Published in: on February 17, 2012 at 9:41 am  Comments (7)  
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7 CommentsLeave a comment

  1. Things are looking better here these days….we paid off our mortgage on Monday so we are officially debt free….I hope it happens for you, too…..

  2. I watched Suze Orman too. She’s a wealth of information. I didn’t see all of the classes, but having watched her on other things in the past, when I saw her on another show, she had said you don’t really need to have watched,to know the anwsers. ( But I guessed at the fica score at 500 too. Like you I couldn’t imagine a 300.)

    I am surprised my Mother didn’t offer some financial advice when us kids were getting jobs and making money. She was a good money manager, but we didn’t talk $$ in our family. Terry and I, on the other hand, have always told our daughters you need to save $$ for an emergency, because one always comes along.

    I grew up in and lived in Michigan most of my life. What ruled Michigan? The auto industry. That meant other companies provided the same benefits in order to be competative. Like higher salaries, but also fully paid insurances and retirement accounts. So many companies stopped that by the early 1980s and went to 401s. So the things we boomers were raised with and expected to have are not there.The $$ we ( all of us) had in 401s took hit after hit in the stock market. I’ve told my daughters we all need to move into “the big house” together like the Ewings, but it’s looking more like the Waltons these days.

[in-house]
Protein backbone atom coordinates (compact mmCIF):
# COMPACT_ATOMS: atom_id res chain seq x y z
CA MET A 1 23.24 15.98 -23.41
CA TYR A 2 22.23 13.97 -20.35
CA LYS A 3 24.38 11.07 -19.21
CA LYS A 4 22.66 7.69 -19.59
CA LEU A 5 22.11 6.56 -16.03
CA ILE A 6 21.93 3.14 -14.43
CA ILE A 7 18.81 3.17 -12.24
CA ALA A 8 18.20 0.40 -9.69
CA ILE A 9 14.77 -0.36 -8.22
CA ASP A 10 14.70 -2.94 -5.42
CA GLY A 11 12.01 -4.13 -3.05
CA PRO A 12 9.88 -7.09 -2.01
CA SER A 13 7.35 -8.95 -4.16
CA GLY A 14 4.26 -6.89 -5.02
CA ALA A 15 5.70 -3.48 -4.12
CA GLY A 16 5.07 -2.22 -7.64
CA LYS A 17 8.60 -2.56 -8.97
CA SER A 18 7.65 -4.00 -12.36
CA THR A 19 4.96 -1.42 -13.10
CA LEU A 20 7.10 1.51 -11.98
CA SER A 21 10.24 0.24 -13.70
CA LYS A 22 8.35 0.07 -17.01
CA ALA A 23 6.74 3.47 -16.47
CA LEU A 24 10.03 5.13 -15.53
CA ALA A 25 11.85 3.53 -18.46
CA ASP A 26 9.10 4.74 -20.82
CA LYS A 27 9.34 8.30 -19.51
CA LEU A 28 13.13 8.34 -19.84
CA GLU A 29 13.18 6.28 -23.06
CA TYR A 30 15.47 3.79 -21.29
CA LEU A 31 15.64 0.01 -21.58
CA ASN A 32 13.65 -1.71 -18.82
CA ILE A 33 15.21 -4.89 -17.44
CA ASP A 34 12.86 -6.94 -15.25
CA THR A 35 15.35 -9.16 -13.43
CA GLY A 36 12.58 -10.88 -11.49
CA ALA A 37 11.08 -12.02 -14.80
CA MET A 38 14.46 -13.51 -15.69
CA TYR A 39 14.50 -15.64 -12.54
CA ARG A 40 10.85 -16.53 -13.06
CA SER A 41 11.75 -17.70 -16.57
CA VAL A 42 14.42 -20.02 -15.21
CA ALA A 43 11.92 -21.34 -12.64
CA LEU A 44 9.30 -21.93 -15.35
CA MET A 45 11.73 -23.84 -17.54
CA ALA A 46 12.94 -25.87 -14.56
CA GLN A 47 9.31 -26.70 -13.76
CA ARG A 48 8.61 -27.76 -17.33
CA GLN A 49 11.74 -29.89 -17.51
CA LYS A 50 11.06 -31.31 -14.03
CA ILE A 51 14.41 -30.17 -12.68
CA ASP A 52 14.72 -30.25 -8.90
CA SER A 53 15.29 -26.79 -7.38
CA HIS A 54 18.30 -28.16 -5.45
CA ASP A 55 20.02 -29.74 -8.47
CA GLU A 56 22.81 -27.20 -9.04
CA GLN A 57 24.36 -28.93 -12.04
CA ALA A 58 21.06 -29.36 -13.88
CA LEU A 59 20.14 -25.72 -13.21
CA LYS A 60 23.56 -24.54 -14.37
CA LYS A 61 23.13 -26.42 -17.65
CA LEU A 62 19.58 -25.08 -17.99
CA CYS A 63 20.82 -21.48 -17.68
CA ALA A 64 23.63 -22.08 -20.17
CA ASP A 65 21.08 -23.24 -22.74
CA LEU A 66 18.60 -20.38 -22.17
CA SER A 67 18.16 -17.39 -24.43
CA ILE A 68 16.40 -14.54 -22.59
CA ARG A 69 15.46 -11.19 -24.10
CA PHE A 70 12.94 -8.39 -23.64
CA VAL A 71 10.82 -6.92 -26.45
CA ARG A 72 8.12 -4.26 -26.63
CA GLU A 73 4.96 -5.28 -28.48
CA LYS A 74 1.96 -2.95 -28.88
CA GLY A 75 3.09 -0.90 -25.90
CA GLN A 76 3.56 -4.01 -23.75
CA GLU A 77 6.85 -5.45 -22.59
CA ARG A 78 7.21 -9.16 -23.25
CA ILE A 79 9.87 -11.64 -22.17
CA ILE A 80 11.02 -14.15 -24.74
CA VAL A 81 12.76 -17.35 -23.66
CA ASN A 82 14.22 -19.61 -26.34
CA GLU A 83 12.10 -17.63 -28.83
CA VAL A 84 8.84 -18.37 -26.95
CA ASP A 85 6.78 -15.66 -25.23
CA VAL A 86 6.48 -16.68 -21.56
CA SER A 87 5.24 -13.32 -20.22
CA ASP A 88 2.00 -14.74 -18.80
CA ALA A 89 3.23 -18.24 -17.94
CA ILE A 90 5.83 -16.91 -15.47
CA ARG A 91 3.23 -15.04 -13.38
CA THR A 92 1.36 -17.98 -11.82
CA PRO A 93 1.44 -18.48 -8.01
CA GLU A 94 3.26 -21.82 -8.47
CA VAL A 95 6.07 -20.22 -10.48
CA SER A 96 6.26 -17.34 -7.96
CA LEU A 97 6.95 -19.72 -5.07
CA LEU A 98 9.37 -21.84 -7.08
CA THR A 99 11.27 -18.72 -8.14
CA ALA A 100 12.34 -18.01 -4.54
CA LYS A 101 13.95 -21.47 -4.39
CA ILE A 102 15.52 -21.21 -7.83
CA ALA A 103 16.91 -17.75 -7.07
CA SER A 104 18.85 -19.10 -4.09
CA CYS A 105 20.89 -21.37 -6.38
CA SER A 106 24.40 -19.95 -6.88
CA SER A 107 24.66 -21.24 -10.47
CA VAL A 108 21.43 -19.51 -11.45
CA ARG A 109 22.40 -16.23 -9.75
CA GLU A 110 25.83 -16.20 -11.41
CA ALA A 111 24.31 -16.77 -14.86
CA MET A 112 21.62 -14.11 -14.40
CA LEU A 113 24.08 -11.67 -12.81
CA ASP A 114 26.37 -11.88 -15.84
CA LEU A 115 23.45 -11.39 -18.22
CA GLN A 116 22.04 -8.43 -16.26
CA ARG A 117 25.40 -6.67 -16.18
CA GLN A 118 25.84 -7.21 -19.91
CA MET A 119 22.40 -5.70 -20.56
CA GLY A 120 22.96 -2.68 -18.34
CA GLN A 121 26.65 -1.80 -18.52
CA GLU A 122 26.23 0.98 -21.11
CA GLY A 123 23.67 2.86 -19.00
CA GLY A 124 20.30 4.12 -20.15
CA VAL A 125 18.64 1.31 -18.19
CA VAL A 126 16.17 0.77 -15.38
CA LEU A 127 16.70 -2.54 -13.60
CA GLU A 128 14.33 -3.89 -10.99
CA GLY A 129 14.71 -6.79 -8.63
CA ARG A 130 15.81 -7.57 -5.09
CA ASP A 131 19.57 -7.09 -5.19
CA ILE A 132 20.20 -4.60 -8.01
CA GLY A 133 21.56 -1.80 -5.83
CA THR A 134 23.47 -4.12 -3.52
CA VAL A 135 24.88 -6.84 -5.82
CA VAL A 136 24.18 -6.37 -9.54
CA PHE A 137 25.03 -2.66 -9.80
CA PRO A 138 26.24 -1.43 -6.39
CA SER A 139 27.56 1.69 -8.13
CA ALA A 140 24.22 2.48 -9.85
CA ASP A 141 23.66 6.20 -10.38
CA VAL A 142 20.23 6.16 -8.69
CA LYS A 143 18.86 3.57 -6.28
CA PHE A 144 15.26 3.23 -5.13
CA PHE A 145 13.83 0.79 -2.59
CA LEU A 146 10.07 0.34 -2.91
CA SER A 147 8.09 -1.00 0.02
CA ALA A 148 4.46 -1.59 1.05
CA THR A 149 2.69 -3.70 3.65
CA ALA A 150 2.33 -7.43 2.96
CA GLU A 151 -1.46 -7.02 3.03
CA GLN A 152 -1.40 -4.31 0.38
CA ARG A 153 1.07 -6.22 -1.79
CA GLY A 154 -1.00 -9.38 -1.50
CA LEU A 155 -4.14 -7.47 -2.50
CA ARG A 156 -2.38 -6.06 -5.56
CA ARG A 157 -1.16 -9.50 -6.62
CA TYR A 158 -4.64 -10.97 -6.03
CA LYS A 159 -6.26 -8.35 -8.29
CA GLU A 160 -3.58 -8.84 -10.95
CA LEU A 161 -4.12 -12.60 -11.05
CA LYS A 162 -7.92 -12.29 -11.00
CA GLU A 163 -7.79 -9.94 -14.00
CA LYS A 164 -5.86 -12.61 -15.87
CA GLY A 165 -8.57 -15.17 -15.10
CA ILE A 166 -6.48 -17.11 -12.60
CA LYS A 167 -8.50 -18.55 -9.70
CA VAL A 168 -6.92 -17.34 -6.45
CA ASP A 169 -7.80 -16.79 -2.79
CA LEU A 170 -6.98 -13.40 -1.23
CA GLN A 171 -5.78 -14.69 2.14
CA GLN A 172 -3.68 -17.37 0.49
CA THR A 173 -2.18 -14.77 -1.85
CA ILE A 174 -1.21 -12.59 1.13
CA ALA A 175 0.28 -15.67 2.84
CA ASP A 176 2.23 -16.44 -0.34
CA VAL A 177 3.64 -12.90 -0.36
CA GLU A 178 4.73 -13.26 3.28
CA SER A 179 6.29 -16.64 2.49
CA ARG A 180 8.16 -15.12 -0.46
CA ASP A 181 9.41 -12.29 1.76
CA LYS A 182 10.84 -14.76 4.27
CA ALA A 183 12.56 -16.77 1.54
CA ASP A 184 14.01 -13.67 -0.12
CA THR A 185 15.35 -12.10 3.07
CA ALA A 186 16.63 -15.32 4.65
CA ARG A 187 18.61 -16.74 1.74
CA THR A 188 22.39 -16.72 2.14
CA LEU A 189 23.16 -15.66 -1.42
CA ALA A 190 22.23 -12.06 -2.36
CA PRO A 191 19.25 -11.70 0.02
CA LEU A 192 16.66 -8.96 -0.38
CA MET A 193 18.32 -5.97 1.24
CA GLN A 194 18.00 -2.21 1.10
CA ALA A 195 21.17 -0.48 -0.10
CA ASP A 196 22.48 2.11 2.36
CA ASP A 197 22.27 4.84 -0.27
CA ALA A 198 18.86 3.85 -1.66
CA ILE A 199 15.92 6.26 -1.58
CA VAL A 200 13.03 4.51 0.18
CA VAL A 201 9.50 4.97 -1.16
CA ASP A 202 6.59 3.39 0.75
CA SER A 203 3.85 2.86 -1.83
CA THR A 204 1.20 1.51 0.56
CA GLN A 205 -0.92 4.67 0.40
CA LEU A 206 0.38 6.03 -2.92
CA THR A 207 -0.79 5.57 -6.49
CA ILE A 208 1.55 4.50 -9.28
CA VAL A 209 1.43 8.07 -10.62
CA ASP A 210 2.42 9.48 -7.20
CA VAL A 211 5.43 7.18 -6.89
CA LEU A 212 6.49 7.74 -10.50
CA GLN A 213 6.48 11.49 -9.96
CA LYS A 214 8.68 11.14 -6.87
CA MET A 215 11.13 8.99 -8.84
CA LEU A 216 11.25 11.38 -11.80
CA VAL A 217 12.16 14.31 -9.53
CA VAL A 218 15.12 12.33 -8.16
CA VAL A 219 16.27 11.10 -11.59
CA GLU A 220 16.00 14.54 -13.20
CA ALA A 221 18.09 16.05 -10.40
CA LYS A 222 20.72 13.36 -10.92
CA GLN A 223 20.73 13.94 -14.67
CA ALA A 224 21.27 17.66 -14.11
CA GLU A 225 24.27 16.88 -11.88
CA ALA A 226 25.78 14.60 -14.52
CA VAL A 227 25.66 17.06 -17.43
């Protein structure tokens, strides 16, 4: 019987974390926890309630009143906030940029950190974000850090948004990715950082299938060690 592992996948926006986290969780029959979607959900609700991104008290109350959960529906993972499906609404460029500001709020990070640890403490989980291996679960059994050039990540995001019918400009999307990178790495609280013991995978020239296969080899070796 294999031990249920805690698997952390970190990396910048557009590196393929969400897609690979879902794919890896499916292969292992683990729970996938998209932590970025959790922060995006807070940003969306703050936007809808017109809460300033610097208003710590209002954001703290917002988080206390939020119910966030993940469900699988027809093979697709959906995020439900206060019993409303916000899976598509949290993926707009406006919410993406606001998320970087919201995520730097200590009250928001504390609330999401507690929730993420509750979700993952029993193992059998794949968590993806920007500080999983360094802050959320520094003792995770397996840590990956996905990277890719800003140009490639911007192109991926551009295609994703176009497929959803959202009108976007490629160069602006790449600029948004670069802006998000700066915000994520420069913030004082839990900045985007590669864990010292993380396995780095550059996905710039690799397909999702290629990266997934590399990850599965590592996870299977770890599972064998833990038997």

3. Way to go on watching her show. I know I should have and will try to watch the reruns. I first saw Suze on QVC many, many years ago and I just didn’t like her. It was just something about her voice. Now I have seen her several times since and recently watched her on Rosie on OWN and have a new liking for her. We also need to get prepared for our retirement. I inherited money a few years ago and it is so sad that it sits and makes nothing!!! I am a classic case of someone who didn’t know the meaning of money years ago when I was young. When my husband left me I didn’t even know how to write a check, all I knew how to do was spend it!

  4. I have made it a point to teach my children the importance of saving, not living on credit, and budgeting. You can buy that new dress AND take a vacation if you save, plan, and budget. It’s definitely a process and when you’re young you can’t imagine future tuition, retirement needs , etc.

  5. I wasn’t taught about money, either. And have the stories to tell as a result. Thankfully, we’re back on track now … but you’re so right, we need to make sure that the young couples (and the not-so-young couples) know how to properly manage their money.

  6. My hubby is the saver (I didnt realize that your hubby was military too, until I read this post…or maybe Ijust had a memory lapse :o)…anwhooo…thank you for his military service)

    I wish that we were more knowledgeable about investments, but we are blessed with what we have, only a mortgage on our home, a small note on my car and the “typical” living expenses….My hubby had read one of Dave Ramsey’s books a number of years ago, which had a wealth of info also. Thanks for sharing about Suze Orman’s on OWN.

    Blessings & Aloha!
    Thank you so much for stopping by! I have been out of the blog loop too, so have not posted my “one post a week” post in a bit…but am hopefully back.

  7. Hi, I do believe this is a great blog. I stumbledupon it 😉 I will come back yet again since i have book marked it. Money and freedom is the best way to change, may you be rich and continue to guide others.